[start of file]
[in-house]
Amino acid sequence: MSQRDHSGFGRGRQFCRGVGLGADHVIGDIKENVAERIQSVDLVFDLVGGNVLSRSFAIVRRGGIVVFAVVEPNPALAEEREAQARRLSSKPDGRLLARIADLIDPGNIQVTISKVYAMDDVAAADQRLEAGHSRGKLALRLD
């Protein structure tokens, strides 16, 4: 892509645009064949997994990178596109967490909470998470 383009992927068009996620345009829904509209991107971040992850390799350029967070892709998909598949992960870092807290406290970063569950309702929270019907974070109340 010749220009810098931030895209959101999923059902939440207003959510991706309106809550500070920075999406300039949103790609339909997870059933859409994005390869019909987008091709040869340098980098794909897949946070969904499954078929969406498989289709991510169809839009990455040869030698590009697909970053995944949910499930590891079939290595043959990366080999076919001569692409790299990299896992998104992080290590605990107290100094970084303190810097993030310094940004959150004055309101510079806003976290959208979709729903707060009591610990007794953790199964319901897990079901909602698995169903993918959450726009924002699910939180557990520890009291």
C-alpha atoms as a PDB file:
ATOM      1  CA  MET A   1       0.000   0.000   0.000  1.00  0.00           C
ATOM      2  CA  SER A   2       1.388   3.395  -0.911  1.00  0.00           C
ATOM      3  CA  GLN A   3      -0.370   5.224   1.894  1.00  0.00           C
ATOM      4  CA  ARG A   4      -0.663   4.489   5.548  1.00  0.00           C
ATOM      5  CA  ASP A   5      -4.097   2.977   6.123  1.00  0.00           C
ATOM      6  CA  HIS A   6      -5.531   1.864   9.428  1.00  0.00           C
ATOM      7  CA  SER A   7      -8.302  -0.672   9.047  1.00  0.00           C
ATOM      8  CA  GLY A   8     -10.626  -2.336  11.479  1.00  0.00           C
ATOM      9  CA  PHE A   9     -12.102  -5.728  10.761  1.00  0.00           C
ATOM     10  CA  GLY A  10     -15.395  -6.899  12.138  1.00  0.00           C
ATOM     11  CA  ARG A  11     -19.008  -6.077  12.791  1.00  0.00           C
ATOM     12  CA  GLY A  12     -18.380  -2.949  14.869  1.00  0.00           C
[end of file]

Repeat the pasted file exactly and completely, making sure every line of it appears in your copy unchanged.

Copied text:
[in-house]
Amino acid sequence: MSQRDHSGFGRGRQFCRGVGLGADHVIGDIKENVAERIQSVDLVFDLVGGNVLSRSFAIVRRGGIVVFAVVEPNPALAEEREAQARRLSSKPDGRLLARIADLIDPGNIQVTISKVYAMDDVAAADQRLEAGHSRGKLALRLD
């Protein structure tokens, strides 16, 4: 892509645009064949997994990178596109967490909470998470 383009992927068009996620345009829904509209991107971040992850390799350029967070892709998909598949992960870092807290406290970063569950309702929270019907974070109340 010749220009810098931030895209959101999923059902939440207003959510991706309106809550500070920075999406300039949103790609339909997870059933859409994005390869019909987008091709040869340098980098794909897949946070969904499954078929969406498989289709991510169809839009990455040869030698590009697909970053995944949910499930590891079939290595043959990366080999076919001569692409790299990299896992998104992080290590605990107290100094970084303190810097993030310094940004959150004055309101510079806003976290959208979709729903707060009591610990007794953790199964319901897990079901909602698995169903993918959450726009924002699910939180557990520890009291």
C-alpha atoms as a PDB file:
ATOM      1  CA  MET A   1       0.000   0.000   0.000  1.00  0.00           C
ATOM      2  CA  SER A   2       1.388   3.395  -0.911  1.00  0.00           C
ATOM      3  CA  GLN A   3      -0.370   5.224   1.894  1.00  0.00           C
ATOM      4  CA  ARG A   4      -0.663   4.489   5.548  1.00  0.00           C
ATOM      5  CA  ASP A   5      -4.097   2.977   6.123  1.00  0.00           C
ATOM      6  CA  HIS A   6      -5.531   1.864   9.428  1.00  0.00           C
ATOM      7  CA  SER A   7      -8.302  -0.672   9.047  1.00  0.00           C
ATOM      8  CA  GLY A   8     -10.626  -2.336  11.479  1.00  0.00           C
ATOM      9  CA  PHE A   9     -12.102  -5.728  10.761  1.00  0.00           C
ATOM     10  CA  GLY A  10     -15.395  -6.899  12.138  1.00  0.00           C
ATOM     11  CA  ARG A  11     -19.008  -6.077  12.791  1.00  0.00           C
ATOM     12  CA  GLY A  12     -18.380  -2.949  14.869  1.00  0.00           C